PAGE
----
7 Sleep Secrets
Not so hard to accomplish in the fall, but we need our bodies to register darkness in order for the Pineal gland to release Melatonin, our sleep hormone. For shift workers, black out blinds are imperative in order for the body to reach as close to a normal 'night-time' environment as possible. As important as it is to be exposed to darkness, it's equally imperative to find the contrast and be exposed to light during the waking hours. If you have trouble finding sunlight in the winter, I recommend full spectrum lightbulbs or sun lamps for your daytime workspace in order to complete the light-dark cycle.
Electronics can interrupt sleep patterns in two ways: they keep our brains stimulated, and they also emit a type of blue light that interferes with the release of melatonin. Some people find TV before bed relaxing, but if you are having trouble sleeping it might be worth experimenting without it. I suggest avoiding electronics for an hour before bed, especially phones and iPads. I also prefer regular alarm clocks over keeping your phone in your room, as we're still unclear on the full effects of EMFs (electro magnetic fields) but it's still thought that less exposure is better.
3. Clear your mind
It's very common to be tired but unable to fall asleep as thoughts from your day start to surface just when you're ready to get to bed. Or, you fall asleep but wake up in the middle of the night wide awake and thinking. By taking a few minutes to acknowledge or organize these thoughts we can save ourselves frustration through the night. A lot of my patients have really enjoyed the Apps Headspace or Calm in order to do a little mental relaxation during or at the end of the day so that these thoughts don't surface at bedtime. Some other ideas are journaling or making to-do lists, basically any activity that gets the thoughts out of your head.
4. Exercise during the day
When it comes to sleep there are two great reasons to exercise during the day. The first is that most of us have mentally demanding jobs, but our muscles have not been challenged in any way. We sleep better when there's a component of physical exhaustion in the mix. Also, if you do exercise but it's close to bedtime, the stimulation could be keeping you awake and you could try moving your workout to before dinner or first thing in the morning so it doesn't interfere with your natural sleep cues.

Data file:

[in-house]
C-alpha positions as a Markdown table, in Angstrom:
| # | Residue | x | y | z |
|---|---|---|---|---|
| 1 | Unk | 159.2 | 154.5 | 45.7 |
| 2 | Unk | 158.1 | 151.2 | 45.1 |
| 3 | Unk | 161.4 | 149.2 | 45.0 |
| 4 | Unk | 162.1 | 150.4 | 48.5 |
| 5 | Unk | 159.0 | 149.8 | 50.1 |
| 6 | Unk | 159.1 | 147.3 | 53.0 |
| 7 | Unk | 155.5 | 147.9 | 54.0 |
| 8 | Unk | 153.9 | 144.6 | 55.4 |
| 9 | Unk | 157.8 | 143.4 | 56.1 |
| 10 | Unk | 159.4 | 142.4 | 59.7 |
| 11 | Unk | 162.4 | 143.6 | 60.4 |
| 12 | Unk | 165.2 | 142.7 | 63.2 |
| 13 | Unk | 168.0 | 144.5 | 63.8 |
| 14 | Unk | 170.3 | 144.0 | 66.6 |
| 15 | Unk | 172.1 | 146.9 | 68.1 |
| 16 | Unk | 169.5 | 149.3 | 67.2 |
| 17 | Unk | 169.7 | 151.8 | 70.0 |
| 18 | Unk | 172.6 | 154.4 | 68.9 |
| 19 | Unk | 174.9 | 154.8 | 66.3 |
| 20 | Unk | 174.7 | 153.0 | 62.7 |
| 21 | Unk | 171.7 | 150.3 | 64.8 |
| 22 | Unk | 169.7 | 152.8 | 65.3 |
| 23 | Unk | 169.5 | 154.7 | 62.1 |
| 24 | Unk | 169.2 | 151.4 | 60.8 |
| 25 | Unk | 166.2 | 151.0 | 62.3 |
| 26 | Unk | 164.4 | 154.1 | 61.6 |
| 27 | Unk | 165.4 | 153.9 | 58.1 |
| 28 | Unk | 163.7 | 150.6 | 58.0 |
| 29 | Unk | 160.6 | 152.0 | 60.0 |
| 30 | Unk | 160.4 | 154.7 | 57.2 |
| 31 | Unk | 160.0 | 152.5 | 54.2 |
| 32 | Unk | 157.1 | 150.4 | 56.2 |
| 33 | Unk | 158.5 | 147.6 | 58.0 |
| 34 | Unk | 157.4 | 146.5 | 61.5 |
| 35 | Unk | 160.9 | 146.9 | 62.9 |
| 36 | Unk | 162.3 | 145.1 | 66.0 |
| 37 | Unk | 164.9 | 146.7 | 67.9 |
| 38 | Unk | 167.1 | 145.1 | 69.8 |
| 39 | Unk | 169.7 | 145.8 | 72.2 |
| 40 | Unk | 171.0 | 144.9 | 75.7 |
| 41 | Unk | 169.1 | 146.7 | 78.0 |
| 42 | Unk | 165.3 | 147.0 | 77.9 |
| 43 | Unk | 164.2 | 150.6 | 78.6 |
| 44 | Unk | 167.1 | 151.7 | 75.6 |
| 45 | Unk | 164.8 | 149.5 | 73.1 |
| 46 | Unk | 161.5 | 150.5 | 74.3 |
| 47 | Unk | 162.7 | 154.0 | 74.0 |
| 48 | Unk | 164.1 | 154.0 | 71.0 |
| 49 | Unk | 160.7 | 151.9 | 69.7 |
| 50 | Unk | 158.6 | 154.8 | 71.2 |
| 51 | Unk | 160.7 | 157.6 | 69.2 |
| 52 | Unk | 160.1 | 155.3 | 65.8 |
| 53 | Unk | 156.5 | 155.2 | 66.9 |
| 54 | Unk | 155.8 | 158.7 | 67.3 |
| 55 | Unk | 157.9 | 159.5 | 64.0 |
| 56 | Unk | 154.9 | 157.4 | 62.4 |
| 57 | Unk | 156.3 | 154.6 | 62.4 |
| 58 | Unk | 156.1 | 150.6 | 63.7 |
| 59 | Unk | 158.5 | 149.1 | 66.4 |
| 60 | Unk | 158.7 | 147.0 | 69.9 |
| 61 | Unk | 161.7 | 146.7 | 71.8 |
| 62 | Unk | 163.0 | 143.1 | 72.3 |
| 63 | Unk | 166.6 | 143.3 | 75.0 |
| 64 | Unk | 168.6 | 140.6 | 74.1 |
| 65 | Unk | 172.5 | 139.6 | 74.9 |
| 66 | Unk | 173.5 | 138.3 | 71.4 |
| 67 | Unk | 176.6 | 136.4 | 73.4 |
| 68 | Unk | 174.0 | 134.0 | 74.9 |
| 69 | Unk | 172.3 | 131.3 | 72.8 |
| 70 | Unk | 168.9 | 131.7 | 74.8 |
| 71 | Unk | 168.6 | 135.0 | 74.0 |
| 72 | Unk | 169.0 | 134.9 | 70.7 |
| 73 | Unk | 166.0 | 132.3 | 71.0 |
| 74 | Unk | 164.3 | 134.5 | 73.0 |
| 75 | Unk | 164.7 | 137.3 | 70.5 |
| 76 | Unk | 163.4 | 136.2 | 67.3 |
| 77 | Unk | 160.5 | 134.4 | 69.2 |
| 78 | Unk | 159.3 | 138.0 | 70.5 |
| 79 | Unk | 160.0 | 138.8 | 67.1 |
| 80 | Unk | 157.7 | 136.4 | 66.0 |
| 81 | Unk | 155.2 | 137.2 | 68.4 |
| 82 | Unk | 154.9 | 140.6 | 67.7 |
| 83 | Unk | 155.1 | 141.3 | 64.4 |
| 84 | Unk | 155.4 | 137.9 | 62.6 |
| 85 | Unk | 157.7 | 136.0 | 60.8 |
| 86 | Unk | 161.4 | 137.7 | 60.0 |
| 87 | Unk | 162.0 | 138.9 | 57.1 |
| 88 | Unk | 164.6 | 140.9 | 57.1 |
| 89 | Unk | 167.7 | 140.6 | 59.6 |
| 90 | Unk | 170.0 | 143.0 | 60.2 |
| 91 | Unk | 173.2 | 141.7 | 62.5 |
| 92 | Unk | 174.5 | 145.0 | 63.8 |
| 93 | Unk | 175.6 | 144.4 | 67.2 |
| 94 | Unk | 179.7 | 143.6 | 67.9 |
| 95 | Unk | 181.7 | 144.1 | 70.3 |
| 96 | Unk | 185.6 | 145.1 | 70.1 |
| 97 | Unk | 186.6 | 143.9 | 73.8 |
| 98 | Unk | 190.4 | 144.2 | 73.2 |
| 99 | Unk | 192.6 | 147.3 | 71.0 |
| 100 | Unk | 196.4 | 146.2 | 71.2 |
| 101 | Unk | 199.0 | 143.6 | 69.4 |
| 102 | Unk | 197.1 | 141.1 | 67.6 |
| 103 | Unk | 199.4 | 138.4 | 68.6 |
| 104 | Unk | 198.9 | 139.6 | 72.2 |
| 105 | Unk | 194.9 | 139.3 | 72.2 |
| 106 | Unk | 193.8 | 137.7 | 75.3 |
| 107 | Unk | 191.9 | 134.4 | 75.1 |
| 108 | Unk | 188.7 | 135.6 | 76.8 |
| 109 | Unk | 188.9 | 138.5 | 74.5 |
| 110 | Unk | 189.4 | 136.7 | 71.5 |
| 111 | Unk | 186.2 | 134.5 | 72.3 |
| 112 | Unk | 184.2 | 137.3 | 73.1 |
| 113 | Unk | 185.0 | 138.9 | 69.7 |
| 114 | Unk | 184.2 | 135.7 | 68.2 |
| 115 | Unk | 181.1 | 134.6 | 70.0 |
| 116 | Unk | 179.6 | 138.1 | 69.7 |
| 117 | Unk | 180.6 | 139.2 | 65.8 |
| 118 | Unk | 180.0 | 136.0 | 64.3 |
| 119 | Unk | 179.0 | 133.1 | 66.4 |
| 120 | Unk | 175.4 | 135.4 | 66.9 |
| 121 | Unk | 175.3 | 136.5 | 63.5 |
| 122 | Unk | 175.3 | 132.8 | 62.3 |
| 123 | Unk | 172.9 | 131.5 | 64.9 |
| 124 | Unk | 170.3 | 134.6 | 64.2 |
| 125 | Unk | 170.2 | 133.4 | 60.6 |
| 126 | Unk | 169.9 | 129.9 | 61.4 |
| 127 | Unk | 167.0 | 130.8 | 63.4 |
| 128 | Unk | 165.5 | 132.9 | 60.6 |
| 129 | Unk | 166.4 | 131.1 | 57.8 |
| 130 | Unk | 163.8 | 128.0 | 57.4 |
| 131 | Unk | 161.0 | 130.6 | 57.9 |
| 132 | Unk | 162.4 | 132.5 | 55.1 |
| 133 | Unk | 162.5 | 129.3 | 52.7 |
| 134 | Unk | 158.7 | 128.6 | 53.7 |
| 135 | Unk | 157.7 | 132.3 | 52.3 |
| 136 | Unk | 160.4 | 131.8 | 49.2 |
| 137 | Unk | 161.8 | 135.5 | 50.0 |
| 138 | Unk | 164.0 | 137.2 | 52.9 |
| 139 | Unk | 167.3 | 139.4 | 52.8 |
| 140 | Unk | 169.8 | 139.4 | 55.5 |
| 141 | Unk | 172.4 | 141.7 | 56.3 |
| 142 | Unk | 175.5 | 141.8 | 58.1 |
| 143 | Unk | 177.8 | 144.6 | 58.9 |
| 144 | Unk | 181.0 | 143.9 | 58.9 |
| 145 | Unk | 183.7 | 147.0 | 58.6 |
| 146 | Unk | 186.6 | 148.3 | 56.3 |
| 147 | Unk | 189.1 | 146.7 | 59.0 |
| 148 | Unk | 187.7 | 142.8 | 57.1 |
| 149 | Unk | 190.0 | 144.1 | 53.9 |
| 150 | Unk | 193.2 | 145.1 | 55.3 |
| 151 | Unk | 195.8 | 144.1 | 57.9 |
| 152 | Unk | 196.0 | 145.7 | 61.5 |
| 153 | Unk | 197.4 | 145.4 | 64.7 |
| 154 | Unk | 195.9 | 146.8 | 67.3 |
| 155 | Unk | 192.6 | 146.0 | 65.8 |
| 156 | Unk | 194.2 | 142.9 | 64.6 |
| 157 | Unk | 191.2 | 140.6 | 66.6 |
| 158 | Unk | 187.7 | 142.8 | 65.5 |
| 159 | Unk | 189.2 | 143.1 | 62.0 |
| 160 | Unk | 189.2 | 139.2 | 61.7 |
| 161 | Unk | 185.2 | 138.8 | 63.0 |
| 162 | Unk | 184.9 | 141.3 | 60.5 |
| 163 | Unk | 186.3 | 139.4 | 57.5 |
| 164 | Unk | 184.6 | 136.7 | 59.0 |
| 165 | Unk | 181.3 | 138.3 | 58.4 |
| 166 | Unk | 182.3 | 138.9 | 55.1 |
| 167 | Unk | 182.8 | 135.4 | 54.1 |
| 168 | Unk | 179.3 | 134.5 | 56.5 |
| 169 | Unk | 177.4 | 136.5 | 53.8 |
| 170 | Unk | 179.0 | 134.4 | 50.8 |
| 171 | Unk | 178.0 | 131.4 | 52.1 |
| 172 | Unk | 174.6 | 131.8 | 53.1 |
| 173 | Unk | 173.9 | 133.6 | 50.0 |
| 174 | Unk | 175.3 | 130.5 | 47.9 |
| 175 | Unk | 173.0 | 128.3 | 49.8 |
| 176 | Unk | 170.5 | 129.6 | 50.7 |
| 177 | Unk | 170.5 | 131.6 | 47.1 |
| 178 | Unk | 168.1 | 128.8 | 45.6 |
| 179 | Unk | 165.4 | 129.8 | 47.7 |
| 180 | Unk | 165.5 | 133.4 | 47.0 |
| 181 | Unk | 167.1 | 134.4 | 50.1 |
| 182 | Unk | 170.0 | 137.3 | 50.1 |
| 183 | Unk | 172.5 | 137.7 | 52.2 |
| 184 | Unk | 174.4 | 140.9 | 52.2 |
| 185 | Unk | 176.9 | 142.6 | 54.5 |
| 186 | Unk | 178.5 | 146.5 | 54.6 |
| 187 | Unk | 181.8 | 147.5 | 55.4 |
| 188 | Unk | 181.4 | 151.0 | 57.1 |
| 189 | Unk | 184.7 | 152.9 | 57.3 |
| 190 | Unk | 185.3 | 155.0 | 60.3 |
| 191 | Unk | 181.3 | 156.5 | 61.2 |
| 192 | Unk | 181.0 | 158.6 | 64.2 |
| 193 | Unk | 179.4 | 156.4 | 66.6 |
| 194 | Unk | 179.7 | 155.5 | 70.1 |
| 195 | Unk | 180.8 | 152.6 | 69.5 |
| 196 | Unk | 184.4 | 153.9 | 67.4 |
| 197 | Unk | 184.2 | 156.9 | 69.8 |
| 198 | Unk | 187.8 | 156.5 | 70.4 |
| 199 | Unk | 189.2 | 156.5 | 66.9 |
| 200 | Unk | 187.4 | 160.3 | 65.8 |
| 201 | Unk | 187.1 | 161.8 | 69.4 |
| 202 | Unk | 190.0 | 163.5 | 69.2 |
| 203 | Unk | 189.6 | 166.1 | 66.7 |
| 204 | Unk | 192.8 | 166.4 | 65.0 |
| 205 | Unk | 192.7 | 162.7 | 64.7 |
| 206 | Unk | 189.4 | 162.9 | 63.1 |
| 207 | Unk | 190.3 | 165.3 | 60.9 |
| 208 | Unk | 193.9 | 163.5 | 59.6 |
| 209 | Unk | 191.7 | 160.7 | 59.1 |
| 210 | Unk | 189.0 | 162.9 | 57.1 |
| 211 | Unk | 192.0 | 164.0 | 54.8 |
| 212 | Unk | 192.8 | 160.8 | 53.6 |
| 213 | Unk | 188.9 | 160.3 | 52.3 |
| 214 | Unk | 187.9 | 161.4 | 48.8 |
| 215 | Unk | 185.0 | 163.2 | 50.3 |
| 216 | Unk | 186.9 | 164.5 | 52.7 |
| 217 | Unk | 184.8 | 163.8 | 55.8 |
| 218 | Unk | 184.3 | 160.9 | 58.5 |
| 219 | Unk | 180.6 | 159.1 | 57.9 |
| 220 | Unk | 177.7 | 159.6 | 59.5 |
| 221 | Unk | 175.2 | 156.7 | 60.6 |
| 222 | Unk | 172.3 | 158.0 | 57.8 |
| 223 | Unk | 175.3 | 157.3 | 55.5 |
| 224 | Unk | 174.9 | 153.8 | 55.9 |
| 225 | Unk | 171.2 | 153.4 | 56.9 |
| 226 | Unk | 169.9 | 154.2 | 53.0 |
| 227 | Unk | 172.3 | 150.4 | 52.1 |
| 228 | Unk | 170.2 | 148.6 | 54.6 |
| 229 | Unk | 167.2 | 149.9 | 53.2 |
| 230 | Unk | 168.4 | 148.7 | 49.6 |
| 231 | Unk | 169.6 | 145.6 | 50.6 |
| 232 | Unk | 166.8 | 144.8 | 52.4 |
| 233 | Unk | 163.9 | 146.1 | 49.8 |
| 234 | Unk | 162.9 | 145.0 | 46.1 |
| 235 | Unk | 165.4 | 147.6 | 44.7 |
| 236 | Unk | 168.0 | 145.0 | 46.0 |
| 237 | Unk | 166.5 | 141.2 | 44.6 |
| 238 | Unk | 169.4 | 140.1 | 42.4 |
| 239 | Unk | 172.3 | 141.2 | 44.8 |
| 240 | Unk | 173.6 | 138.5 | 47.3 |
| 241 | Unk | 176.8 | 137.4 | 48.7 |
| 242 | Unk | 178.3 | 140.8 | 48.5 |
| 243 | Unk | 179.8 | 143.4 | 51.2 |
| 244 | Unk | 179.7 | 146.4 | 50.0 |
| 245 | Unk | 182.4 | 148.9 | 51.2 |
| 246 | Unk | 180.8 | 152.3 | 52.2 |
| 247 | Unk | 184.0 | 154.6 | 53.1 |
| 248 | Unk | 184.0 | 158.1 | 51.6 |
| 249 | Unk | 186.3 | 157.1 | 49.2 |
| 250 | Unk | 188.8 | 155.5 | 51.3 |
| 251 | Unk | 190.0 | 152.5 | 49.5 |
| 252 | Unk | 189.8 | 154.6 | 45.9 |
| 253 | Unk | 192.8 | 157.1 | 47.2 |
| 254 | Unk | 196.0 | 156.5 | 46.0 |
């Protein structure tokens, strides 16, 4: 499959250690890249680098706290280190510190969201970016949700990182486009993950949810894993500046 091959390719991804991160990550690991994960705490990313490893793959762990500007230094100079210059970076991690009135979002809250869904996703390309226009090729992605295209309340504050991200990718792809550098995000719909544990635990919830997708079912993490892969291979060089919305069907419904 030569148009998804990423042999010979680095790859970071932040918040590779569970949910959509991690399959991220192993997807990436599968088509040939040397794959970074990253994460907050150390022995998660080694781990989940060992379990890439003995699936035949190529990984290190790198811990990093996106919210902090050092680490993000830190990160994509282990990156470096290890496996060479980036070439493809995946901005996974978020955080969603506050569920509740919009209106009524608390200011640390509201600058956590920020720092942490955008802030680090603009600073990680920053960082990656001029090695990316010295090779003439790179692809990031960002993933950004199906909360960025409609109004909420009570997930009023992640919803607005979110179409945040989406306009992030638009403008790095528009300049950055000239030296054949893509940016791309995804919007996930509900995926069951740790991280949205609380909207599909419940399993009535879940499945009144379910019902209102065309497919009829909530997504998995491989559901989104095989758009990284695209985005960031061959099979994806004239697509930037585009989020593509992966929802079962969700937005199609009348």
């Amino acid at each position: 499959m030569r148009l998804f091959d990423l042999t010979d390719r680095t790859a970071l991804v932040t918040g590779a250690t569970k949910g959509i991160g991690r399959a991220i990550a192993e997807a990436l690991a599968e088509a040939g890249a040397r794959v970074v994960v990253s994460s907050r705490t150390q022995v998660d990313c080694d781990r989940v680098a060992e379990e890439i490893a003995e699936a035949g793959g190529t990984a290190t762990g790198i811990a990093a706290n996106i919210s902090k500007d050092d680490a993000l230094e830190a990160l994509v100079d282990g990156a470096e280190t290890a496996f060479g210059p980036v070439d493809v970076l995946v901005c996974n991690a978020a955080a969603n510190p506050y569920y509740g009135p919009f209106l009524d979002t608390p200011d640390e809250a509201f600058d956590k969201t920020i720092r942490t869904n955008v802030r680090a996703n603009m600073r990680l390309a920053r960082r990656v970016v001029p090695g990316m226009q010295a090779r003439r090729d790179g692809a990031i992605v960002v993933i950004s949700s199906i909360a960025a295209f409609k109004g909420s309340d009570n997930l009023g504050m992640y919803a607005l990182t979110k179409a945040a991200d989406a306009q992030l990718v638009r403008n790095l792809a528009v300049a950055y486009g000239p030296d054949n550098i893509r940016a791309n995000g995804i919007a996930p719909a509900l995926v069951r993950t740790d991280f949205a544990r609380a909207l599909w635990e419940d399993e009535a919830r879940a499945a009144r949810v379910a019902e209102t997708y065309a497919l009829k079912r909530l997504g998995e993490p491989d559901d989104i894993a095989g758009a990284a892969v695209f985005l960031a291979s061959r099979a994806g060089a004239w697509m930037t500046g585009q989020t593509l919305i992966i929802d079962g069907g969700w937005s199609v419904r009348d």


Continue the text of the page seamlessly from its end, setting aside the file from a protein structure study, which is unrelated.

5. Have a snack
One major sign that your body isn't controlling your blood sugar levels properly is if you wake up consistently between 1-3am. This can be from a blood sugar drop, and can easily be rectified with a high protein and fat snack at 9pm. A handful of raw pumpkin seeds works perfectly for this purpose, and is worthwhile to try if you find yourself down this road.
6. Comfort and soothe
There's something about a cozy environment that welcomes sleep and makes you want to go to bed. Comfortable sheets, a few drops of lavender oil, an epsom salt bath, and finding the right temperature can soothe your body into welcoming sleep. I find that some people who experience insomnia really dread nighttime, because they anticipate the frustration that comes when they can't fall asleep. If you enjoy the ritual of getting ready for bed, you can help to break those negative associations.
7. Consider support
When the first 6 suggestions aren't cutting it, we need to look at other sleep solutions to help encourage a positive sleep cycle. It's not one size fits all, because the reasons behind a poor sleep pattern are different. Some of my favourite helpers are: Relora, Melatonin, Magnesium, 5-HTP, GABA, Skullcap, and Passionflower. My reasoning behind each depends on the person so it's best to discuss your situation individually.
A special note about Menopause.
One of the reasons that menopause is so challenging for some women is because of disrupted sleep. I find that when we can lessen the frequency and severity of hot flashes, or anxiety if it's present, sleep patterns return and women feel much, much better. Let me know if you'd like to chat about that.
No matter the reasons behind poor sleep habits, it's important to keep trying new solutions and get to the bottom of it. Sleep is a key foundation piece to true wellness, and your body wants to be well.